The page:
Bone Marrow Cancer

Bone Marrow Cancer

What is bone marrow cancer?

Bone marrow cancer, also known as myeloma, is a severe form of cancer that usually affects people over 60 years, and is among the 20 most common cancer types in the UK. Cancer in the bone marrow is characterised by an uncontrollable growth of a specific type of bone marrow cells, called ‘plasma cells’, which are a type of white blood cells. Plasma cells are important to our immune system as they form antibodies that attach themselves to the surface of the foreign pathogenic bacteria in the body and help fight the infection.

People suffering from bone marrow cancer can only form 1 type of antibodies, and this leads to a deteriorated immune system. Moreover, an increased growth of sick plasma cells reduces the production of the other types of white blood cells, which further reduces the body’s defence mechanism against infections. The production of other blood cells, including red blood cells and squamous cells, is also reduced. Therefore, patients with bone marrow cancer may suffer from blood loss (anaemia) and a tendency to bleed.


What are the symptoms of bone marrow cancer?

Bone marrow cancer can lead to a number of symptoms and conditions that affect the patient’s everyday life considerably,  including:

  • Blood loss (anaemia): This causes fatigue, dizziness, reduced performance, palpitations, shortness of breath, ear ringing and headaches.

  • Affected bones: This increases the risk of bone fractures and osteoporosis, which causes pain in the bones.

  • Impaired immune system: This increases the risk of infections, causing frequent fatigue, fever, shivers and more.

  • Bleeding from the skin and mucous membranes.

  • Kidney failure: This can be a complication to bone marrow cancer, and it is characterised by fatigue, nausea, thirst, itching and an accumulation of fluids in the body.


What are the causes of bone marrow cancer?

What causes bone marrow cancer is more or less still unknown. One of the factors believed to be involved in the development of the disease, is ionising radiation, which is caused from exposure to i.e. sunbeds, X-ray examinations and nuclear power plants. In the case of bone marrow cancer, changes have occurred in the behaviour of the plasma cells for unknown reasons, causing them to begin to divide uncontrollably. This results in an increased number of non-functional plasma cells that are then stored in the bone marrow, reducing the production of the other blood cells in the bone marrow, herein red blood cells, plate cells and other white blood cells. The accumulated plasma cells are capable of producing a molecule which stimulates the bone decomposing cells, causing thin and fragile bones.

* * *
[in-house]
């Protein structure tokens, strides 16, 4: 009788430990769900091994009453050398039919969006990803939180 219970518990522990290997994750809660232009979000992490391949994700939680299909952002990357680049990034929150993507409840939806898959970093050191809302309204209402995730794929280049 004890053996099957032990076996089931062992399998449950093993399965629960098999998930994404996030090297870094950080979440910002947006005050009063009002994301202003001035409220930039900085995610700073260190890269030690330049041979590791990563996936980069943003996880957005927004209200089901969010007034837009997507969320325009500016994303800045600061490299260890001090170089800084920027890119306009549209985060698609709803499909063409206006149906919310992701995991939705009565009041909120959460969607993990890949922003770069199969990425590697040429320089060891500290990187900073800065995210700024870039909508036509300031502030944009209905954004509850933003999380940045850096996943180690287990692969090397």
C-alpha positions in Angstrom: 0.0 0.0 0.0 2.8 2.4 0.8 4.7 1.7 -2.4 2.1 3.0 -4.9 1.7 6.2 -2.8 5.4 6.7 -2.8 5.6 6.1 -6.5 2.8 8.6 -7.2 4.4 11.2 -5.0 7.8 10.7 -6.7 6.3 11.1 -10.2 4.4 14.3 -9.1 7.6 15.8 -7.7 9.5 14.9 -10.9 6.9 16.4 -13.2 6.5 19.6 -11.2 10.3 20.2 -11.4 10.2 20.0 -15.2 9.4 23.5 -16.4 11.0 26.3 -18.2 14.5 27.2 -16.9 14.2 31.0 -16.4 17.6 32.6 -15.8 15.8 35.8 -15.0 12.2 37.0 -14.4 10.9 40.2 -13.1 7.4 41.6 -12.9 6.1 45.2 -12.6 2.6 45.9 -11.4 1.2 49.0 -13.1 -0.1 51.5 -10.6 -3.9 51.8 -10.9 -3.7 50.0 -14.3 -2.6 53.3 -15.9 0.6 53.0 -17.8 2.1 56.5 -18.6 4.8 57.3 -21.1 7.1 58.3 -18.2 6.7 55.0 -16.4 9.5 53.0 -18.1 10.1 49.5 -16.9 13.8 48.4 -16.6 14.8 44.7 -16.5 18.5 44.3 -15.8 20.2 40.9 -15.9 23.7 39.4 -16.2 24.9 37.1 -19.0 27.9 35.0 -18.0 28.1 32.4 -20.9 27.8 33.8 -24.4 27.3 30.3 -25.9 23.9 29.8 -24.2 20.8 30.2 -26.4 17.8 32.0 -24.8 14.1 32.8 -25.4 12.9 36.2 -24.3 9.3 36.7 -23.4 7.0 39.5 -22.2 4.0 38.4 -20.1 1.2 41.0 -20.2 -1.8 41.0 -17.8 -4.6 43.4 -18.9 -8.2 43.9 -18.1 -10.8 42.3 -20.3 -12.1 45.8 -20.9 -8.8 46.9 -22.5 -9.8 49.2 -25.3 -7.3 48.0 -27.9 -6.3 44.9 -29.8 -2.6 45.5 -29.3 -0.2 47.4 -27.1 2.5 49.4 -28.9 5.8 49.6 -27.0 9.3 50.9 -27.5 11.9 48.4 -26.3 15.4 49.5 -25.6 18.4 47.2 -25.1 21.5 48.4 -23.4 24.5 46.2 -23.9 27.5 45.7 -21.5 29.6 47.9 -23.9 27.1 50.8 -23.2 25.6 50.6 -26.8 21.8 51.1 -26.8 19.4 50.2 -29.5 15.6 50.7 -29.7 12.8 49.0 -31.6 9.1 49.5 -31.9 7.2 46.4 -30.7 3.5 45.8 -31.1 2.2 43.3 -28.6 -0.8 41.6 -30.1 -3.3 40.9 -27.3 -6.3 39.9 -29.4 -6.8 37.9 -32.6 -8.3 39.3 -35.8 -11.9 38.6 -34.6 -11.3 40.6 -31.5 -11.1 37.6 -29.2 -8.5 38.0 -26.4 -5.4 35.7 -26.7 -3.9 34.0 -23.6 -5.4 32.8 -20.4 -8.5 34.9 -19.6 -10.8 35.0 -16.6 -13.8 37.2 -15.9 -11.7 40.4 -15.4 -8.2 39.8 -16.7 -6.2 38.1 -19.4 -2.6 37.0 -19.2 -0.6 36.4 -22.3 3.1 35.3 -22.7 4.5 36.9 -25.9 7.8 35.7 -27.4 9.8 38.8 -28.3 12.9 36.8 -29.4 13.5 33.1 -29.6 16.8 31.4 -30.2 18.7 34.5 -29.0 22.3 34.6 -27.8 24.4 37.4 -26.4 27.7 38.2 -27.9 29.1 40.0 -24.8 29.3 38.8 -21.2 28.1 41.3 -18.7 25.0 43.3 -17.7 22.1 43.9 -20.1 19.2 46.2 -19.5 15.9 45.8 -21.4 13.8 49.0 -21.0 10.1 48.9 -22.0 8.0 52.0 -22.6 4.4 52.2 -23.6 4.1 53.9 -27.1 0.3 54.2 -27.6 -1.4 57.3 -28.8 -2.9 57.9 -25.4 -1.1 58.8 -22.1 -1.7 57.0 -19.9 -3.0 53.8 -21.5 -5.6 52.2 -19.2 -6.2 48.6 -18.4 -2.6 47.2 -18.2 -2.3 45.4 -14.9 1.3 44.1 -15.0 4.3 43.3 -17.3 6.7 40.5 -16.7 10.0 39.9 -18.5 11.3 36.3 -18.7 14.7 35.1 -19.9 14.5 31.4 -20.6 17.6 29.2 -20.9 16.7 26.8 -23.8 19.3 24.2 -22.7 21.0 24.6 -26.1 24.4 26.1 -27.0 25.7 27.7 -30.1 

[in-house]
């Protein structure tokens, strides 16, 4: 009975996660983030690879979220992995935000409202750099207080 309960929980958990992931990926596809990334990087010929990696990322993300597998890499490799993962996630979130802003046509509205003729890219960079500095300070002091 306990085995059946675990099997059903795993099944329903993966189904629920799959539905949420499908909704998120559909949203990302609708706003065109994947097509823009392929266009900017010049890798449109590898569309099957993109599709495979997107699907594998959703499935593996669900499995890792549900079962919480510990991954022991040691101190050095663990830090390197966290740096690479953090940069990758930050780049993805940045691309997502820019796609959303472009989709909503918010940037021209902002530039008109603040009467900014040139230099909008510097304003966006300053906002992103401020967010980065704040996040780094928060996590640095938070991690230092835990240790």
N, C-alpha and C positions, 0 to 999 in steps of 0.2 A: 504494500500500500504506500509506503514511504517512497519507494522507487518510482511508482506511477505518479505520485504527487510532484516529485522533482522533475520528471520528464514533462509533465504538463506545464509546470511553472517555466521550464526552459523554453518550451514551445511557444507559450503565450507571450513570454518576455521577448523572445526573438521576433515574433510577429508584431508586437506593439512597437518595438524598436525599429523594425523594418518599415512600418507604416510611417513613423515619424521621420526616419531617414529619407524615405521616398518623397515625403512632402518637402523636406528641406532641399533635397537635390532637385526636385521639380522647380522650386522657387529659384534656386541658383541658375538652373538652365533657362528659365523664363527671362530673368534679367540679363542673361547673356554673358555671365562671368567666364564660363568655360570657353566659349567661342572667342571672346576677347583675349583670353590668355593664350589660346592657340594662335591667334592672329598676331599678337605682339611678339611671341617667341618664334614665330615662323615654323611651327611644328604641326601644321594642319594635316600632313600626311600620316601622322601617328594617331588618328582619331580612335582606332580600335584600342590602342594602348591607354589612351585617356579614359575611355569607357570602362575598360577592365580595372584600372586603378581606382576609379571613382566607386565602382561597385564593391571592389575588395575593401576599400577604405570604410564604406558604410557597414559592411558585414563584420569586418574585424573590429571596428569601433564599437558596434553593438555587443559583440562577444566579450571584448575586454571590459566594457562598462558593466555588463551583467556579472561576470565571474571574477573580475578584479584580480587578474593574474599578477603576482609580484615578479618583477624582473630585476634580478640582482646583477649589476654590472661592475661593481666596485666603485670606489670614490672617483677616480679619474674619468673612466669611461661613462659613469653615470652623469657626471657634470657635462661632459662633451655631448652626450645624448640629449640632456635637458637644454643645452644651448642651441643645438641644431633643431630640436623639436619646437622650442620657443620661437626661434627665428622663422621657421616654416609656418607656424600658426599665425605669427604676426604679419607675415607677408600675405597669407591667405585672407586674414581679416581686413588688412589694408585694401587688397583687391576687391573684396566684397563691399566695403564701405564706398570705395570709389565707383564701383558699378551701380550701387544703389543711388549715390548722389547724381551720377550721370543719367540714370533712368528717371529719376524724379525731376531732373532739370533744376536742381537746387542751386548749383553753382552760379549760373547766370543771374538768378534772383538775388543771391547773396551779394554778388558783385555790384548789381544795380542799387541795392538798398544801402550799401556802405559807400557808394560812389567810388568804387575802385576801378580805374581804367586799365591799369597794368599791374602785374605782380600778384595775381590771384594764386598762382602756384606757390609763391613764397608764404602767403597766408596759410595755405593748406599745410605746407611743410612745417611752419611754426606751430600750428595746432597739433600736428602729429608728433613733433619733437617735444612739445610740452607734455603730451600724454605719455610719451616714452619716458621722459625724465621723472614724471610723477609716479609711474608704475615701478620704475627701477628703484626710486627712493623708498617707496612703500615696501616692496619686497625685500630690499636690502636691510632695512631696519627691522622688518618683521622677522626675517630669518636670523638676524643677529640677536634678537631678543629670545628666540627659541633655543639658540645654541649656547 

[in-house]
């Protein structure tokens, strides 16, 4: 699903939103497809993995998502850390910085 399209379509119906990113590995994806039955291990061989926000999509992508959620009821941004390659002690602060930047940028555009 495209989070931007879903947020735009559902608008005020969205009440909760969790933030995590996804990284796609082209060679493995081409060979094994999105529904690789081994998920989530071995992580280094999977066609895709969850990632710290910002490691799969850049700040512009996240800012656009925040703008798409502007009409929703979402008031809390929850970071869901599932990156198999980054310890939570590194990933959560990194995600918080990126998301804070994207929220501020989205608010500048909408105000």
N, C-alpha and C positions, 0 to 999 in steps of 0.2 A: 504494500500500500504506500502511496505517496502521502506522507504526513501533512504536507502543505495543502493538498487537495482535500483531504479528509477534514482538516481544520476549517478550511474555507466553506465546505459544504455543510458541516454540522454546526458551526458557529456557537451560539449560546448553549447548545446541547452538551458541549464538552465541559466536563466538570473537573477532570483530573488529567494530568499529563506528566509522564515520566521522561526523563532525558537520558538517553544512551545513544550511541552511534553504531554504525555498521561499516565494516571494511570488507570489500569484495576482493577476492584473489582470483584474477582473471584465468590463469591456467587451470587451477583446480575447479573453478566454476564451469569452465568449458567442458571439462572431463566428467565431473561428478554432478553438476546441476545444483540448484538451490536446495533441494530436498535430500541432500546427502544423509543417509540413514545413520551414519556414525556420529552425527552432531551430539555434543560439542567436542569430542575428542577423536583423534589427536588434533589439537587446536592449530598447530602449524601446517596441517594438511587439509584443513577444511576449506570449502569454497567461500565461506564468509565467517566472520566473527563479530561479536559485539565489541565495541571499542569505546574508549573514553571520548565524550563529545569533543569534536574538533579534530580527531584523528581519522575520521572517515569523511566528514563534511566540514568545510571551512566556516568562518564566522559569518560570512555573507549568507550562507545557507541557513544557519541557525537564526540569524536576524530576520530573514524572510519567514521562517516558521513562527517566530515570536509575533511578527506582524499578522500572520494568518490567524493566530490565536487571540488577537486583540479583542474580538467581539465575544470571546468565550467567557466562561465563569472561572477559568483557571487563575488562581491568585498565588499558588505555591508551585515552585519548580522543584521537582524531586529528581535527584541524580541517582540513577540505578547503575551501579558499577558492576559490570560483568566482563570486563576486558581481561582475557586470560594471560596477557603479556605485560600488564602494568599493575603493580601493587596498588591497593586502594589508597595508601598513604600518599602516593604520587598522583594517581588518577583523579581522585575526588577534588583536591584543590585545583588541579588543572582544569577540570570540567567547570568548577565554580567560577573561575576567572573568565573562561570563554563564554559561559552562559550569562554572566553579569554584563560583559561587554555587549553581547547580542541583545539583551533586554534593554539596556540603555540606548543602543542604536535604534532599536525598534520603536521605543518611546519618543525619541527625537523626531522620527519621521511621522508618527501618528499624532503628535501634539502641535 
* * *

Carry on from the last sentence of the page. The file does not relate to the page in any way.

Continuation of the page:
What are the treatments for bone marrow cancer?

Bone marrow cancer cannot be cured, but the symptoms can sometimes be relieved to prolong the patient’s life. The treatment often consists of chemotherapy or radiation therapy; either separately or combined. Chemotherapy usually has a positive effect on bone marrow cancer as it inhibits the growth of plasma cells and prolongs the lifespan of most patients. Some patients under 65 years are offered a transplantation of stem cells. Here, the patient initially undergoes a few series of chemotherapy, after which stem cells are extracted from the blood. When the stem cells have been extracted, the patient is given cytotoxic, which kills the remaining sick cells in the bone marrow. 2-3 days later, the stem cells are injected back into the blood along with fresh blood, and the stem cells will then settle in the bone marrow again.  

After about 12 days, the bone marrow once again begins to produce blood. The stem cell transplantation often requires hospitalisation for 2-3 weeks. The treatment is associated with an increased chance of stopping the growth of the tumour and to prolong the patient’s life. If the cancer has not spread, and there is only a single cancer tumour, there is a chance that it can be treated with radiation therapy. In addition, the patient’s symptoms can be treated. The patient can be given analgesics against bone pain and bone stabilising drugs to reduce the risk of developing osteoporosis and bone fractures. Antibiotics are given for infections. Fluids can also be injected into the bloodstream to treat disturbances in the electrolytes and to cleanse the blood of any non-functional antibodies if these are accumulating, thus increasing the viscosity of the blood too much.

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